The installation of native plants into the existing monoculture turfgrass basin bottom will improve downstream water quality, provide wildlife habitat and reduce soil erosion and sedimentation by providing deeper root systems which are better suited to stabilize soil, and infiltrate and filter stormwater runoff compared to the previous turfgrass stand. Species implemented in the planting include Swamp Milkweed, Broom Sedge, Riverbank Wild Rye, Boneset, Swamp Sunflower, Blue Flag Iris, Blue Lobelia, Cutleaf Coneflower, Seaside Goldenrod, Salt Meadow Cordgrass, Smooth Aster, New York Ironweed and Big Bluestem. These flowering perennials, sedges and grasses also provide beauty to the basin and the neighborhood. Since native plants evolved locally, they are well-suited to thrive in the climate of the project area, are resistant to common pests and pathogens, and require little to no maintenance. Photo: Brittany Moore, Erosion Control Specialist, OCSCD, prepares the plugs for planting. (Photo provided by Becky Laboy, M.Ed., Education Outreach Specialist, OCSCD.)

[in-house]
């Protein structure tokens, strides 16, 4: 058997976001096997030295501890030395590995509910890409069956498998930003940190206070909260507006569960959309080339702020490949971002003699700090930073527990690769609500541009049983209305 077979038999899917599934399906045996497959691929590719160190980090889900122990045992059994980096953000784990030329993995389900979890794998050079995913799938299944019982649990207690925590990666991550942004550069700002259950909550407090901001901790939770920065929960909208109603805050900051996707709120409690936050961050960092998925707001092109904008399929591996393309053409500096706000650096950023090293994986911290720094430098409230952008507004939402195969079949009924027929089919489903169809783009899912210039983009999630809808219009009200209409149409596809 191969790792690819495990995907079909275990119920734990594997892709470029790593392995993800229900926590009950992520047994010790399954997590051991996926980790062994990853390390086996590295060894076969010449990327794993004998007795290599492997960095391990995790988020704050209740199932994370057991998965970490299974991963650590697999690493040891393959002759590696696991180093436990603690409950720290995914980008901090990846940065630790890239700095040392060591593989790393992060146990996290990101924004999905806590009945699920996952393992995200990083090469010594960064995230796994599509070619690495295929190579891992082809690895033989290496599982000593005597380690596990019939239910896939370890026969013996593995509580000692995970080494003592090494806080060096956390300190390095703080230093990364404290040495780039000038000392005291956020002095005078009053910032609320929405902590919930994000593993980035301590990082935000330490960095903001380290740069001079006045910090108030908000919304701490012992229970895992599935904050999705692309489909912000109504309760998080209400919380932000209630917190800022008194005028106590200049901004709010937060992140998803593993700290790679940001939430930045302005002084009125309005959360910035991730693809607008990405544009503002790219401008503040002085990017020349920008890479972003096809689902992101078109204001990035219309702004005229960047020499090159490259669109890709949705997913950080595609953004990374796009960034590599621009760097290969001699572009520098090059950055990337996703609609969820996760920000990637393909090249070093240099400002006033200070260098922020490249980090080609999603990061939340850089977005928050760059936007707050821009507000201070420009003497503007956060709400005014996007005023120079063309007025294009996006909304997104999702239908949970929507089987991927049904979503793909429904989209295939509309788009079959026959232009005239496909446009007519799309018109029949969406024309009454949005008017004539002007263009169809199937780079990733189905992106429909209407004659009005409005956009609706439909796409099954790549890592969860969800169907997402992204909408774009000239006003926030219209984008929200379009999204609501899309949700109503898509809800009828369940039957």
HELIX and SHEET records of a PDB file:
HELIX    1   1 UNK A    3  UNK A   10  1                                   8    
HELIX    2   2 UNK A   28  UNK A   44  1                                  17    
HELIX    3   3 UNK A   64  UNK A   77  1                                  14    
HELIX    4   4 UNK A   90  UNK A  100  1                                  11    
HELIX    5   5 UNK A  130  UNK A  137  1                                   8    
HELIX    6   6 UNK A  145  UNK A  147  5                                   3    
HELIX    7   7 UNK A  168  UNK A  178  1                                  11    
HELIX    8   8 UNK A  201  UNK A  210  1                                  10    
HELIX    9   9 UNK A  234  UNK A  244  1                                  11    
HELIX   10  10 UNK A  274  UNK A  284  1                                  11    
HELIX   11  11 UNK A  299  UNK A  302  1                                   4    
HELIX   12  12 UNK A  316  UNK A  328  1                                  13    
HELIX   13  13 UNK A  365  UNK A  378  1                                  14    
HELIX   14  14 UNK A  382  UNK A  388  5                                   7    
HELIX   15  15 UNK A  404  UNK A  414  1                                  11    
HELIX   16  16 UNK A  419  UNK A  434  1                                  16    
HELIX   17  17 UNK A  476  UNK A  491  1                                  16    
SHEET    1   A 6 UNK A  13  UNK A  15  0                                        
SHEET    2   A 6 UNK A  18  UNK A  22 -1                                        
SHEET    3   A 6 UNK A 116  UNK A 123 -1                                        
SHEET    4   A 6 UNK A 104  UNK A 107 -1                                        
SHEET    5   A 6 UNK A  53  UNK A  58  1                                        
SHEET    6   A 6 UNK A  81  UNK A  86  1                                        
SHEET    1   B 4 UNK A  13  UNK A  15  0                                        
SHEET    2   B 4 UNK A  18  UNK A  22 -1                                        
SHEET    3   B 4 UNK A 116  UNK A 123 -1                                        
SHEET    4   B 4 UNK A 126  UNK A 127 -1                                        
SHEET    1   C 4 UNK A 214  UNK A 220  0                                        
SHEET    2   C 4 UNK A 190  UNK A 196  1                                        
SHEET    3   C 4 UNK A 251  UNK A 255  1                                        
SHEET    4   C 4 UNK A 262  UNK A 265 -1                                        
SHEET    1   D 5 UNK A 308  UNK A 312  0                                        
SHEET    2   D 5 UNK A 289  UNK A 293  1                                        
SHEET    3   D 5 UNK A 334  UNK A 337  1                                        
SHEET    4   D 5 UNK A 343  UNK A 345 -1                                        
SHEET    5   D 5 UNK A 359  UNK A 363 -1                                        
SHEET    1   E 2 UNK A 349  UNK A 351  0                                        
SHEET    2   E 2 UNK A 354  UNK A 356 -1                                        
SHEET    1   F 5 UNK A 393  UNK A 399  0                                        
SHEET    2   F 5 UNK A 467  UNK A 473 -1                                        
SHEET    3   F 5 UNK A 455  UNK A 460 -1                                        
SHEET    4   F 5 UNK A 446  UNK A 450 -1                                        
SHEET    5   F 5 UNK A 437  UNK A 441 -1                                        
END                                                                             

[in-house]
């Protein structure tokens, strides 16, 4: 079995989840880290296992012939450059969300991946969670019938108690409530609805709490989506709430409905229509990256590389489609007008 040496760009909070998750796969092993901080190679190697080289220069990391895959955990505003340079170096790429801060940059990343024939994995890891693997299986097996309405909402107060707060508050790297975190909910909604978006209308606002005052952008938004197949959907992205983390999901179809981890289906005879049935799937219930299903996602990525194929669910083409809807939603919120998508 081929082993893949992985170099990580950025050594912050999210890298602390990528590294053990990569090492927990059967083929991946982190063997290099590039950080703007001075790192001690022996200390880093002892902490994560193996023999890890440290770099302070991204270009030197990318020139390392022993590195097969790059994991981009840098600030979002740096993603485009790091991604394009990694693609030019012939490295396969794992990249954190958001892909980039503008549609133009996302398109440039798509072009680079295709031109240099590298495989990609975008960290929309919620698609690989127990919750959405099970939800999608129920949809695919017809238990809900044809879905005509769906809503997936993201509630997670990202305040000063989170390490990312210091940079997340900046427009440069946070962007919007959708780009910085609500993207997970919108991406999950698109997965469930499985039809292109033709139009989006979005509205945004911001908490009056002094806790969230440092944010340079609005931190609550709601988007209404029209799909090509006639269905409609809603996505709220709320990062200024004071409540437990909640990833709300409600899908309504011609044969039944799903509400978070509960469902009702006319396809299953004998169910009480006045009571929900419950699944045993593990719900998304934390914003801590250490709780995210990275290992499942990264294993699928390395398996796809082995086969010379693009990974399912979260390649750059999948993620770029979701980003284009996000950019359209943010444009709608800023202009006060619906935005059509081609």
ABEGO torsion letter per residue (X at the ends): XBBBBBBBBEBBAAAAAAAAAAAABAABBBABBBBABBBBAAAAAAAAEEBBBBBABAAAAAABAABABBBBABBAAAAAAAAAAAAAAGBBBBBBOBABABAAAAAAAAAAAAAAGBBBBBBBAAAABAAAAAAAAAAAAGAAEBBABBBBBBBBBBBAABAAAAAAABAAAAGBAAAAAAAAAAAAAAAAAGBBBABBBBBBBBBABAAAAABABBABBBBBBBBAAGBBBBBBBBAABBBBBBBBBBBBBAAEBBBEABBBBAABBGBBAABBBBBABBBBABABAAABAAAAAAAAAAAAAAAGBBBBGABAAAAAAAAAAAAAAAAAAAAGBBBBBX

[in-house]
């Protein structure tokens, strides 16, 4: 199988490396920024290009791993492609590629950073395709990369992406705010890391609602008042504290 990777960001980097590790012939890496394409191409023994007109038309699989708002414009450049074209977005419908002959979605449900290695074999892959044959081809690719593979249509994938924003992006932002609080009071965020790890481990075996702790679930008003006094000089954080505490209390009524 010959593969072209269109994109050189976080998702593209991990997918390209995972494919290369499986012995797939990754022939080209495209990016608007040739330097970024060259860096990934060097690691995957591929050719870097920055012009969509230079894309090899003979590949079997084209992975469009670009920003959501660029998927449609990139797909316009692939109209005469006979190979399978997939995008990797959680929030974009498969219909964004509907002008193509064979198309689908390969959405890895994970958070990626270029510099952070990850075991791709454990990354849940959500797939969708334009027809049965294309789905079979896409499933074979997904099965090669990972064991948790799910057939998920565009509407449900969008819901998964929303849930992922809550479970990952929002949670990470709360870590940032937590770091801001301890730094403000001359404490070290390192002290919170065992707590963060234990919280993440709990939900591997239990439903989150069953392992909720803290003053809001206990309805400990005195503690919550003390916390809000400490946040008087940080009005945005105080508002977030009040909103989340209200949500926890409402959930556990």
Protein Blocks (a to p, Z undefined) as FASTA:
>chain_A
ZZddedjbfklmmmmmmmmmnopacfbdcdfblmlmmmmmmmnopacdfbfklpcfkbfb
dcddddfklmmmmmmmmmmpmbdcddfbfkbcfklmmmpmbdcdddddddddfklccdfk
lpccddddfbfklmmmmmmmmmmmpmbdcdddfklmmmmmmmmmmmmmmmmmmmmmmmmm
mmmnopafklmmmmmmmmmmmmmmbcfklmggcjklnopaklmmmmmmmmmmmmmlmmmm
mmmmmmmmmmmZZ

District Staff Participate in
Living Shoreline Restoration Project
OCSCD staff members from left to right: Kristin Adams, Jessica Pinto & Rachel Hammack, prepare to plant Smooth Cordgrass (Spartina alterniflora). (Photo provided by Douglas Janiec, Sovereign Consulting, Inc.)